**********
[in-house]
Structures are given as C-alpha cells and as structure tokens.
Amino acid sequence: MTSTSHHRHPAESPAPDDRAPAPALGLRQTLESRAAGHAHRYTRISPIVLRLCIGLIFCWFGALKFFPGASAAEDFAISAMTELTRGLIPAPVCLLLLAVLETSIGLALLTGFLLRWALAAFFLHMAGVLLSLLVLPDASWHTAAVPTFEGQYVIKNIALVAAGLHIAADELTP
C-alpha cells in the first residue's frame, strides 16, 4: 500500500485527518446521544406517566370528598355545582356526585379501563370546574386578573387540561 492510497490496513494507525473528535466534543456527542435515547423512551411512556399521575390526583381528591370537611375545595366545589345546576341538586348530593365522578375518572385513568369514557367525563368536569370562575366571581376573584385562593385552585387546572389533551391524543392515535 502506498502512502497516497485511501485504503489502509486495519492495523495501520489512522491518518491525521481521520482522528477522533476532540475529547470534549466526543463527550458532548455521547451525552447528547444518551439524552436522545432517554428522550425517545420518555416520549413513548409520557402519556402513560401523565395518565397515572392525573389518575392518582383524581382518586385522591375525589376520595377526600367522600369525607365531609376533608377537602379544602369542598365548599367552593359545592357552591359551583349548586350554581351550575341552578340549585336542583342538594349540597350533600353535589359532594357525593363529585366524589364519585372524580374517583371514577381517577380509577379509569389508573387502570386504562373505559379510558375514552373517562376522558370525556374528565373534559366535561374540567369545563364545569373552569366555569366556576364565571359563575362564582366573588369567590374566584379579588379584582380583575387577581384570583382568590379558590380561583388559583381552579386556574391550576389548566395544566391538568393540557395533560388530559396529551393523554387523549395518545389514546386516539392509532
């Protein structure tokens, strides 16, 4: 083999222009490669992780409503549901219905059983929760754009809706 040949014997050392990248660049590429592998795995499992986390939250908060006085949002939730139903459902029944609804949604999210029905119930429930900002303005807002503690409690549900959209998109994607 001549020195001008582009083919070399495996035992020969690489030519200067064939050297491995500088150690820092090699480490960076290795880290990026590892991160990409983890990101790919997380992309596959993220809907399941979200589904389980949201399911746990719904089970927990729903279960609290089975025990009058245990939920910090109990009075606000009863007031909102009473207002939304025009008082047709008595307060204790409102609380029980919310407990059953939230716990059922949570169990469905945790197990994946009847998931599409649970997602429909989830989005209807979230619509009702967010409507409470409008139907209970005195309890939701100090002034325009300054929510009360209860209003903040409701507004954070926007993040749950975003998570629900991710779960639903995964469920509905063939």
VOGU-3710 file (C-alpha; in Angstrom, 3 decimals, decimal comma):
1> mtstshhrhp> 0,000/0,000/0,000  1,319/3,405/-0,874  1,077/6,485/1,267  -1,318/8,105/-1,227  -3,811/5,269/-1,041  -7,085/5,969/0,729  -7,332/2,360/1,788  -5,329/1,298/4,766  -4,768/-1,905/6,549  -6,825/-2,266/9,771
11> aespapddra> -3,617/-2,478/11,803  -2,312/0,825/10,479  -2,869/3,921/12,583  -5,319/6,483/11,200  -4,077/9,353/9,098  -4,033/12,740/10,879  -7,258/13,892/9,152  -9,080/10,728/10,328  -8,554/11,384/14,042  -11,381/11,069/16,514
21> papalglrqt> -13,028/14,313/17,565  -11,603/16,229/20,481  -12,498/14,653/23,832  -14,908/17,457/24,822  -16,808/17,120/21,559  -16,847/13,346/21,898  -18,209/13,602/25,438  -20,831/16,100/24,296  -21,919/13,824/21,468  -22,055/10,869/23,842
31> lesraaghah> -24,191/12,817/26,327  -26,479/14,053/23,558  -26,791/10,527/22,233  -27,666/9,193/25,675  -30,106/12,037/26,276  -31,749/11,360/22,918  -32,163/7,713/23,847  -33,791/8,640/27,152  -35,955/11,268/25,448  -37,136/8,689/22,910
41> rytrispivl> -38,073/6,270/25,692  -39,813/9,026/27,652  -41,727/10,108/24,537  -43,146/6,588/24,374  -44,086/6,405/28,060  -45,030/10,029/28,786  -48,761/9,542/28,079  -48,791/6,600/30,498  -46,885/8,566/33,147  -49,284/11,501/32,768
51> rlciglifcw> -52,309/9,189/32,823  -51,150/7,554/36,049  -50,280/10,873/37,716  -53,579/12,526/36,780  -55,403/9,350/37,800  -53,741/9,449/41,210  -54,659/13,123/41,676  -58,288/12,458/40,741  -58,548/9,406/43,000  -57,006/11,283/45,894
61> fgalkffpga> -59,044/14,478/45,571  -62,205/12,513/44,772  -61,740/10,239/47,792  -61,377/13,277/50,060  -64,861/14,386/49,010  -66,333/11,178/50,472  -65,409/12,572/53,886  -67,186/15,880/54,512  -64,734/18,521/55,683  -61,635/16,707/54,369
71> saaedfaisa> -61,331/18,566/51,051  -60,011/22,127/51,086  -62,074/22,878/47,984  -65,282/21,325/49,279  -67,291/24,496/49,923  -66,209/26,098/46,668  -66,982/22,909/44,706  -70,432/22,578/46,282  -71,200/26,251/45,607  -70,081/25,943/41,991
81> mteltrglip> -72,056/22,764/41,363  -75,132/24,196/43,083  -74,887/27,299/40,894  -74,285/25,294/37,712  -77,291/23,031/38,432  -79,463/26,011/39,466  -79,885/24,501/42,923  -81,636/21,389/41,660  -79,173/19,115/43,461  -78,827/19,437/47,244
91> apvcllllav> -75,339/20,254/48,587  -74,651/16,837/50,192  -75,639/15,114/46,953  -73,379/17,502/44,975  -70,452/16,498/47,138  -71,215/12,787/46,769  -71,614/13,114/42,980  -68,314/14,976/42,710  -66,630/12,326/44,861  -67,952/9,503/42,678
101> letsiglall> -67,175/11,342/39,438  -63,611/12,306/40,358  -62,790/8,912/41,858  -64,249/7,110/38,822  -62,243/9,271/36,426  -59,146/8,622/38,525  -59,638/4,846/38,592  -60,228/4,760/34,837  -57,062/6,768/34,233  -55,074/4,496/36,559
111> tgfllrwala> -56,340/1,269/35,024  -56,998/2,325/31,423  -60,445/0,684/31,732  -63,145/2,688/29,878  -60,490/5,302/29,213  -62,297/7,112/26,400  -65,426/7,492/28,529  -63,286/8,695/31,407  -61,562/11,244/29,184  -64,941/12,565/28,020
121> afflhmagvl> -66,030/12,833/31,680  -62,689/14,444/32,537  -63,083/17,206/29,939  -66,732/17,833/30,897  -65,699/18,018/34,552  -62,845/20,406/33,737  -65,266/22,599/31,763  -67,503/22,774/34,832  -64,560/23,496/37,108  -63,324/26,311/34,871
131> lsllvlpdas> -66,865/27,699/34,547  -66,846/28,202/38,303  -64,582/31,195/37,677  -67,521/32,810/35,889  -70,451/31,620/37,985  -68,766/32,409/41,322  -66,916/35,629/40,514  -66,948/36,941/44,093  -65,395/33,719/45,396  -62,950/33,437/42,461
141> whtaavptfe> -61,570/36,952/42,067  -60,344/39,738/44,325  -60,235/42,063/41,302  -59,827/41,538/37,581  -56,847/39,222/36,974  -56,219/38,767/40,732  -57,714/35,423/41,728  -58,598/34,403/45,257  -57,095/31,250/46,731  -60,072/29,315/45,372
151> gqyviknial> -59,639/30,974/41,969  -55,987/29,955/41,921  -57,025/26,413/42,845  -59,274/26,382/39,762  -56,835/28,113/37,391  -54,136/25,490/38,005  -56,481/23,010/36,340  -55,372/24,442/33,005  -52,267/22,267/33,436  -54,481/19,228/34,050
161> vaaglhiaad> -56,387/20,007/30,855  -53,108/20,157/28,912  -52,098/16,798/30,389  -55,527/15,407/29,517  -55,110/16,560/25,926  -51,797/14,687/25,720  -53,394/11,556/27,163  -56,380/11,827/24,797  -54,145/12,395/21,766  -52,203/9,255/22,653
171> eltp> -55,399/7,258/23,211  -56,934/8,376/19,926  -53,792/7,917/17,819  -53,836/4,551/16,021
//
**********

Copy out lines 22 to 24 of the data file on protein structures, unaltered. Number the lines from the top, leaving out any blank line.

151> gqyviknial> -59,639/30,974/41,969  -55,987/29,955/41,921  -57,025/26,413/42,845  -59,274/26,382/39,762  -56,835/28,113/37,391  -54,136/25,490/38,005  -56,481/23,010/36,340  -55,372/24,442/33,005  -52,267/22,267/33,436  -54,481/19,228/34,050
161> vaaglhiaad> -56,387/20,007/30,855  -53,108/20,157/28,912  -52,098/16,798/30,389  -55,527/15,407/29,517  -55,110/16,560/25,926  -51,797/14,687/25,720  -53,394/11,556/27,163  -56,380/11,827/24,797  -54,145/12,395/21,766  -52,203/9,255/22,653
171> eltp> -55,399/7,258/23,211  -56,934/8,376/19,926  -53,792/7,917/17,819  -53,836/4,551/16,021